The Mediterranean Diet Lowers the Risk for Aggressive Prostate Cancer
Prostate Cancer Most Common Type of Cancer and Second Cause of Death in US Men
According to the Centers for Disease Control and Prevention (CDC), prostate cancer is the most common form of cancer found in men in the United States and is the second cause for cancer death among men after lung cancer. In 2014 in the US, 172,258 men were diagnosed with prostate cancer and 28,343 men died from prostate cancer.
Aggressive Prostate Cancer (Gleason Score Higher than 6)
Fortunately, some prostate cancers are so slow-growing that they do not need to be treated, but only watched. However, some prostate cancers do become fast growing and aggressive, which can be predicted by a Gleason score greater than 6 and these need to be treated.
The Mediterranean Diet is Associated with a Decreased Rate of Aggressive Prostate Cancer
A study published February, 2018 in the Journal of Urology suggests that the Mediterranean dietary pattern is associated with a decreased risk for aggressive prostate cancer. The study was carried out on men ages 20-85 who were residing in seven different provinces in Spain (Madrid, Barcelona, Asturias, Huelva, Cantabria, Valencia and Granada) from September, 2008 to December, 2013. The study compared three different diets to see which, if any, could be associated with a lower rate of aggressive prostate cancer. Only the Mediterranean Diet showed a lower risk for developing aggressive prostate cancer. The three diets were:
The Mediterranean Diet
The Mediterranean Diet is composed of a high consumption of fruits, vegetables (including boiled potatoes), legumes, fish, olives (23%), olive oil (71%), whole grains usually as bread and a lower intake of juices, red meat and dairy products.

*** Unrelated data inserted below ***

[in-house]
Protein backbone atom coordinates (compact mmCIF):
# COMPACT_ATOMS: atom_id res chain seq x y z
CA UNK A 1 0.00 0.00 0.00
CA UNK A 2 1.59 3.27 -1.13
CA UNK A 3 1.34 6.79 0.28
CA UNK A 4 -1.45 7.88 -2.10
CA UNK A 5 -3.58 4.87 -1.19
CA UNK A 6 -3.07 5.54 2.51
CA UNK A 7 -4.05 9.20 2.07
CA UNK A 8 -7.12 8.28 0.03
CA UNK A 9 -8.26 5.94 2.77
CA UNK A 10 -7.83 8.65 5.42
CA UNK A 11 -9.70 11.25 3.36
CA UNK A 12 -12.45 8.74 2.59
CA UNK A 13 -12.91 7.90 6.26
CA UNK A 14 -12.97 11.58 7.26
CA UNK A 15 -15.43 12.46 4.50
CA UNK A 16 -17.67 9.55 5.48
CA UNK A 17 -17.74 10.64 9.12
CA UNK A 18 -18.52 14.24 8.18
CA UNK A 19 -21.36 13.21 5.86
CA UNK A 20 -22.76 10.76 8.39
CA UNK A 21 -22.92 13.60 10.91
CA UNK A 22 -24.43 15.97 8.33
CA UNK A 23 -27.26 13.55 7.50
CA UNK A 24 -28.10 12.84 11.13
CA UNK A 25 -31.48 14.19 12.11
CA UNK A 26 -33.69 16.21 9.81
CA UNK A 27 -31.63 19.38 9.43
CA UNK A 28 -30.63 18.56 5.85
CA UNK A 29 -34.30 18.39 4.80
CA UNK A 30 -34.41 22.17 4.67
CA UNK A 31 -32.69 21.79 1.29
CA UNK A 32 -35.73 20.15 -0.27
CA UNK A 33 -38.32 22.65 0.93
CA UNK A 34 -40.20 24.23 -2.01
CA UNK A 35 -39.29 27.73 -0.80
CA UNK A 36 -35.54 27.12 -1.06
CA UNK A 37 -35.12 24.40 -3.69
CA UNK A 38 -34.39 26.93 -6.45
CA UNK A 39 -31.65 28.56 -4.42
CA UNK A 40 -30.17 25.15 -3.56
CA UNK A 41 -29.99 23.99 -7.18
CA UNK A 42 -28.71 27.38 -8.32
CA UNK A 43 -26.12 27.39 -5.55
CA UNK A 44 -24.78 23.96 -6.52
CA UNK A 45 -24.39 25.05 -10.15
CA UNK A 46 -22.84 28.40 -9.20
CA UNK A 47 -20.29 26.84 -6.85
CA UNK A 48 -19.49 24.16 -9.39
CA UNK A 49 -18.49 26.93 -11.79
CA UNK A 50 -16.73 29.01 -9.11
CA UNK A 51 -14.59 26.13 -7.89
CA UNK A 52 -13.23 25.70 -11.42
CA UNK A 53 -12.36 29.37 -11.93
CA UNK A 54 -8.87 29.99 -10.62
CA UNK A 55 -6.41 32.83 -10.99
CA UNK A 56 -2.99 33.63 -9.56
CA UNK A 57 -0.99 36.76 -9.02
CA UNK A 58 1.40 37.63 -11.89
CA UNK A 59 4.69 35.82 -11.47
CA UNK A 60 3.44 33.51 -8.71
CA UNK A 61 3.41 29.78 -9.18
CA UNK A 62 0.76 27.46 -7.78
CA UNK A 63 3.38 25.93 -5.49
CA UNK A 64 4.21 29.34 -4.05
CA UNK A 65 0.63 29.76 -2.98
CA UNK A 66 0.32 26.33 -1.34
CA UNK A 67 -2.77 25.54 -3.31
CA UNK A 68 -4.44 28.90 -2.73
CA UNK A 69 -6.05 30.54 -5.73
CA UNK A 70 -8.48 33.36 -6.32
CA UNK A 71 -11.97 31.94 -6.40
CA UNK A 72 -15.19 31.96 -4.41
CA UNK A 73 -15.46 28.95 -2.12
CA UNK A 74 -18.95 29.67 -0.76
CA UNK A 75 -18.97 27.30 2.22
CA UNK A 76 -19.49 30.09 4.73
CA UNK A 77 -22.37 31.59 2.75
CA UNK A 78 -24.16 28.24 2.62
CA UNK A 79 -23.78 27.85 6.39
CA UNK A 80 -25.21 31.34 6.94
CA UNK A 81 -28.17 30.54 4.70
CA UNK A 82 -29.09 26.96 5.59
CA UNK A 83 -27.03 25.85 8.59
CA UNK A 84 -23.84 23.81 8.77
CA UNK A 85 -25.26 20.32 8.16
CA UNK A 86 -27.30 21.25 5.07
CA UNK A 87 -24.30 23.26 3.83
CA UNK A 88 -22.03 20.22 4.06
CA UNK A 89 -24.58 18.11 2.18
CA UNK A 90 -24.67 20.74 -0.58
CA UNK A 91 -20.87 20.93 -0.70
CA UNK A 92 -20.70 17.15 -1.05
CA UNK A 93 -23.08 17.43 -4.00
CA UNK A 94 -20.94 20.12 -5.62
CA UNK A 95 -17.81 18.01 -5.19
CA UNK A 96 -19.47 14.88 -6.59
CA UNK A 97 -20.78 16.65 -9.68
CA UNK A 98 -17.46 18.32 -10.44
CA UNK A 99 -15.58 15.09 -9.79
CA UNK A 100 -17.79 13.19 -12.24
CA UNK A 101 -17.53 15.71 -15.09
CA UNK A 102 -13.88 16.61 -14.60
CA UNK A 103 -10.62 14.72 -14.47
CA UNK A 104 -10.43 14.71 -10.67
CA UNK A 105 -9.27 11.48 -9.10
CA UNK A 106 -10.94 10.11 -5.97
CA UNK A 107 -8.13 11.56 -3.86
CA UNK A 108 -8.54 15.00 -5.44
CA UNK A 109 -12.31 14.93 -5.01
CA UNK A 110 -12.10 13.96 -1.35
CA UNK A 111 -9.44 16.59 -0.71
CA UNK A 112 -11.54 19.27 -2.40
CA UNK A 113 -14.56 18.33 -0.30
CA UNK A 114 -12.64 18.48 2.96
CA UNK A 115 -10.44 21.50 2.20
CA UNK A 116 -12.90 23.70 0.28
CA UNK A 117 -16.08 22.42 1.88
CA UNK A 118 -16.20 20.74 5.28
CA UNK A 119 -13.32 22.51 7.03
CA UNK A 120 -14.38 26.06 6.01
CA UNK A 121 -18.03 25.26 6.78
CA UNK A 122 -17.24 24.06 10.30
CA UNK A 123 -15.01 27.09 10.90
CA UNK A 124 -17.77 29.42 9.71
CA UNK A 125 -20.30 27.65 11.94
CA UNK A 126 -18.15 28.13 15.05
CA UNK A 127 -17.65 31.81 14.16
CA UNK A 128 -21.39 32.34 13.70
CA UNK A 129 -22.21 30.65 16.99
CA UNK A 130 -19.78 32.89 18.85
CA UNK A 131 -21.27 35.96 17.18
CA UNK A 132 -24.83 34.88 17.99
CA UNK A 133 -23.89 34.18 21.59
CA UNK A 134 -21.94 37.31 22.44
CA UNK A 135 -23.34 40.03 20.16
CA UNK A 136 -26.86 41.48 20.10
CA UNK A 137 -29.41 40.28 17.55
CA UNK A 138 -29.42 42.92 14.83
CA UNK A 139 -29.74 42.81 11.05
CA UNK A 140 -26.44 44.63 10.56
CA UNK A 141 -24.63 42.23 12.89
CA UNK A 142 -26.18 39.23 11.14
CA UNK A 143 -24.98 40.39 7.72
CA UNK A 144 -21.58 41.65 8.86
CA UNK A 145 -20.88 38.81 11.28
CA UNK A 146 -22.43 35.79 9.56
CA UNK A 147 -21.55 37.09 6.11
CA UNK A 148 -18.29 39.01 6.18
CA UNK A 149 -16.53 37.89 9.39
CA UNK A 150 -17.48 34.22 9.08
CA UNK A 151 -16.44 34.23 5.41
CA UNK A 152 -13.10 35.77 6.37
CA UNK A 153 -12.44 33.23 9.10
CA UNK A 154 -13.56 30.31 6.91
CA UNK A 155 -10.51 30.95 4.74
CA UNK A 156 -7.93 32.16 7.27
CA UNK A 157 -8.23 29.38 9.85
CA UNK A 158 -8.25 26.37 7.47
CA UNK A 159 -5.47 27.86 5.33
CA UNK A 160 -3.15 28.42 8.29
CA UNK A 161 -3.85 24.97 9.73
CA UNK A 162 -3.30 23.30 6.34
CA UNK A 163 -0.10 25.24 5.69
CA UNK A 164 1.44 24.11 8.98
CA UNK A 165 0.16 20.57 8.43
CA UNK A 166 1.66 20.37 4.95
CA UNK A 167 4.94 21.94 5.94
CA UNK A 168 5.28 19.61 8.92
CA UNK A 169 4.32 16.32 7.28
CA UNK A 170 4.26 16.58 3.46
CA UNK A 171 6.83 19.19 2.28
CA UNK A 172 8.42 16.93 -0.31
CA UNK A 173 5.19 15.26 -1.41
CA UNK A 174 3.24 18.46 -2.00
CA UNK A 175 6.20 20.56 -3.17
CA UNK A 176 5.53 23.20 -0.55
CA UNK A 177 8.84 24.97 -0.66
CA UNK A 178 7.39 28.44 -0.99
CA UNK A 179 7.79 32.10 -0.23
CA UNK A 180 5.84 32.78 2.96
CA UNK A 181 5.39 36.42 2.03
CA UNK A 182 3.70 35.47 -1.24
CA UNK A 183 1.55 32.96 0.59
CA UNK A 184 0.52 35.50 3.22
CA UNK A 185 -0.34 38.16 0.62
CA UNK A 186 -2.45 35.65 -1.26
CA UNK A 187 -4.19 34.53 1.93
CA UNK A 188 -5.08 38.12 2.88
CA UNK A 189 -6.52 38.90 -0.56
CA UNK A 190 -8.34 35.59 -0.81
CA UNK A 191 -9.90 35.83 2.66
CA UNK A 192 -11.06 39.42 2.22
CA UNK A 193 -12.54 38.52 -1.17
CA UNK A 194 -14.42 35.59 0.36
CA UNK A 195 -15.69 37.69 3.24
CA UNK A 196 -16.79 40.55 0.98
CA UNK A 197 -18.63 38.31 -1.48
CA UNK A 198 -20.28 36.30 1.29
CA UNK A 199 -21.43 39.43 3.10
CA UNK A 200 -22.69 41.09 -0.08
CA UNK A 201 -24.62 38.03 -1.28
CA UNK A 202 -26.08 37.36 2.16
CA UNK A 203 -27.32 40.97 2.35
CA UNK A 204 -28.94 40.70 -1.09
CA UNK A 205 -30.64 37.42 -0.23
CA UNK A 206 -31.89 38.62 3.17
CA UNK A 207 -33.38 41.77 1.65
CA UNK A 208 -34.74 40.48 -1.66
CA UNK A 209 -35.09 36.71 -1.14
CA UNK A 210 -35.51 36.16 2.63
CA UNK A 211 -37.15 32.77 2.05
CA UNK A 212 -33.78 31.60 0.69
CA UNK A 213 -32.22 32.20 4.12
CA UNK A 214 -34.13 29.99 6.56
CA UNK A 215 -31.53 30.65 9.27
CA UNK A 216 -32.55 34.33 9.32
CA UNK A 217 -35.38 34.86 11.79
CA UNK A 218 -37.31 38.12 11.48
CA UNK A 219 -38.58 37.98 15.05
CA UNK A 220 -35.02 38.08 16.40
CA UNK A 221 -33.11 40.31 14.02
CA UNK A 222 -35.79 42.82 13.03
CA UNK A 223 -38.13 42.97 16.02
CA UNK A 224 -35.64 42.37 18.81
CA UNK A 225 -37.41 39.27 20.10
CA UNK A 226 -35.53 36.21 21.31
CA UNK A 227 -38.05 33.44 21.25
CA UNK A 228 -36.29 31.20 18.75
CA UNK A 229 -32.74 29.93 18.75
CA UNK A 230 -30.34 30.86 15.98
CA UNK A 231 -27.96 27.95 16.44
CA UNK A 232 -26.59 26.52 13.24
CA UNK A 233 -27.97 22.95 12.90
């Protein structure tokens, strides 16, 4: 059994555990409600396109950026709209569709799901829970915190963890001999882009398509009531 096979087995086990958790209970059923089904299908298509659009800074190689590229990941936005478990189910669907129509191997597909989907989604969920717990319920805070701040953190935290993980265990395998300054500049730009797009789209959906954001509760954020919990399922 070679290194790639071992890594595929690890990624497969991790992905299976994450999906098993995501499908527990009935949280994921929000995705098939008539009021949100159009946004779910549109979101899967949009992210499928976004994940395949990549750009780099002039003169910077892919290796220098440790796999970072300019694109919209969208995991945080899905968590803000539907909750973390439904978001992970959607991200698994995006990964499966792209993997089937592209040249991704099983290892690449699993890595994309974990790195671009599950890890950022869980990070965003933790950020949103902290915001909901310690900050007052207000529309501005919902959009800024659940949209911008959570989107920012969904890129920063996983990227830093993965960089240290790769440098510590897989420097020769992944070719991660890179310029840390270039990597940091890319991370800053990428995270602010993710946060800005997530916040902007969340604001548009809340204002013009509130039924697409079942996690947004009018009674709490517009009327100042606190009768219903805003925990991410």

The Prudent Diet
The Prudent Diet is composed of vegetables, fruits, juices, whole grains and a high consumption of low-fat dairy products. This diet appears to be favored by people trying to lose weight.
The Western Diet
The Western Diet consists of a high consumption of high-fat dairy foods, refined grains, processed meat, red meat, sauces, caloric drinks, sweets and fast foods. Research has shown that the Western diet is associated with an increased risk of breast cancer.
The Mediterranean Diet and other Cancers
The countries where the Mediterranean dietary patterns abound have lower rates of cancer than Scandinavia, the UK and the US. The Mediterranean Diet has also been associated with a lower risk for stomach, colorectal, endometrial and breast cancer.
Oleocanthol in Extra Virgin Olive Oil Destroyed Cancer Cells in Culture in 30 Minutes
A study published January 23, 2015 in the Journal of Molecular and Cellular Oncology, pin points that it is the oleocanthol (OC), a phenolic compound in extra virgin olive oil that gives the Mediterranean Diet its ability to lower rates of cancer. The researchers from Hunter College of the City University of New York, tested oleocanthol on cultures of cancer cells and within 30 minutes the oleocanthol destroyed the cancer cells by lysosomal membrane permeabilization. The OC did not destroy normal cells, but arrested them in a way that was reversible.
Research shows that Mediterranean Dietary Patterns, especially using extra-virgin-olive oil (EVOO) as the only oil and fat, may prevent several kinds of cancers. Scientists have shown that oleocanthol found in extra virgin olive oil can destroy cancer cells in cultures in the lab. However, further research must be done to show if oleocanthol could be used in animals or people to attack cancer cells. For the moment, extra virgin olive oil and the Mediterranean Diet can only be seen as a way to lower the risk for several kinds of cancer. If someone already has cancer, they must be treated. There is no evidence showing that the Mediterranean Diet can cure cancers, but there is only evidence showing that the Mediterranean Diet may lower the risk for cancer.
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